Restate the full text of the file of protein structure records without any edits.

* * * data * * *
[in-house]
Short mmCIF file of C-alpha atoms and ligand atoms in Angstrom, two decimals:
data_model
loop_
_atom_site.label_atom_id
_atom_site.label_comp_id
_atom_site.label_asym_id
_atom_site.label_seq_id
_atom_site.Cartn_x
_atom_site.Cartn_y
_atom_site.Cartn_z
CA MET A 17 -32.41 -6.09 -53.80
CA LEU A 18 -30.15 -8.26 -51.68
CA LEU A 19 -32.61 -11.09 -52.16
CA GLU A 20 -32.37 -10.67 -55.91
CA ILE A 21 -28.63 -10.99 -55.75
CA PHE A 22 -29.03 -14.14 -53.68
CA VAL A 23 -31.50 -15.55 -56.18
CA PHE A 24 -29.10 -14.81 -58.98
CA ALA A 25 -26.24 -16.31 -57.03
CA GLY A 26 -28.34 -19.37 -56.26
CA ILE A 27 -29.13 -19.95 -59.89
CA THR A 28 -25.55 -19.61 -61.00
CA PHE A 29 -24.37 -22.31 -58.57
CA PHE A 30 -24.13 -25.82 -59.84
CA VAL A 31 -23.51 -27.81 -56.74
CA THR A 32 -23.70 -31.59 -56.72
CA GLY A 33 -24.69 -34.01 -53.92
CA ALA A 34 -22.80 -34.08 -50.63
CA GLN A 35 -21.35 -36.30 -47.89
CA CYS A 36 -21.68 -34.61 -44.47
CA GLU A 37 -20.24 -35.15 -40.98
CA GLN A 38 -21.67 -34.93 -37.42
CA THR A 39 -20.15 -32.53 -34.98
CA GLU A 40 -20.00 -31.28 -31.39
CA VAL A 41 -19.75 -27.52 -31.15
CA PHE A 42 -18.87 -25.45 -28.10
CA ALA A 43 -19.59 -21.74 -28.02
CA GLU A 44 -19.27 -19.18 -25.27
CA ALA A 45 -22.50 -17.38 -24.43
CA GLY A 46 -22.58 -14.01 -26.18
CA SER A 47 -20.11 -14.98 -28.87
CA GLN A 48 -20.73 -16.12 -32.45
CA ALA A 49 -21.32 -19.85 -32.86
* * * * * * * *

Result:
[in-house]
Short mmCIF file of C-alpha atoms and ligand atoms in Angstrom, two decimals:
data_model
loop_
_atom_site.label_atom_id
_atom_site.label_comp_id
_atom_site.label_asym_id
_atom_site.label_seq_id
_atom_site.Cartn_x
_atom_site.Cartn_y
_atom_site.Cartn_z
CA MET A 17 -32.41 -6.09 -53.80
CA LEU A 18 -30.15 -8.26 -51.68
CA LEU A 19 -32.61 -11.09 -52.16
CA GLU A 20 -32.37 -10.67 -55.91
CA ILE A 21 -28.63 -10.99 -55.75
CA PHE A 22 -29.03 -14.14 -53.68
CA VAL A 23 -31.50 -15.55 -56.18
CA PHE A 24 -29.10 -14.81 -58.98
CA ALA A 25 -26.24 -16.31 -57.03
CA GLY A 26 -28.34 -19.37 -56.26
CA ILE A 27 -29.13 -19.95 -59.89
CA THR A 28 -25.55 -19.61 -61.00
CA PHE A 29 -24.37 -22.31 -58.57
CA PHE A 30 -24.13 -25.82 -59.84
CA VAL A 31 -23.51 -27.81 -56.74
CA THR A 32 -23.70 -31.59 -56.72
CA GLY A 33 -24.69 -34.01 -53.92
CA ALA A 34 -22.80 -34.08 -50.63
CA GLN A 35 -21.35 -36.30 -47.89
CA CYS A 36 -21.68 -34.61 -44.47
CA GLU A 37 -20.24 -35.15 -40.98
CA GLN A 38 -21.67 -34.93 -37.42
CA THR A 39 -20.15 -32.53 -34.98
CA GLU A 40 -20.00 -31.28 -31.39
CA VAL A 41 -19.75 -27.52 -31.15
CA PHE A 42 -18.87 -25.45 -28.10
CA ALA A 43 -19.59 -21.74 -28.02
CA GLU A 44 -19.27 -19.18 -25.27
CA ALA A 45 -22.50 -17.38 -24.43
CA GLY A 46 -22.58 -14.01 -26.18
CA SER A 47 -20.11 -14.98 -28.87
CA GLN A 48 -20.73 -16.12 -32.45
CA ALA A 49 -21.32 -19.85 -32.86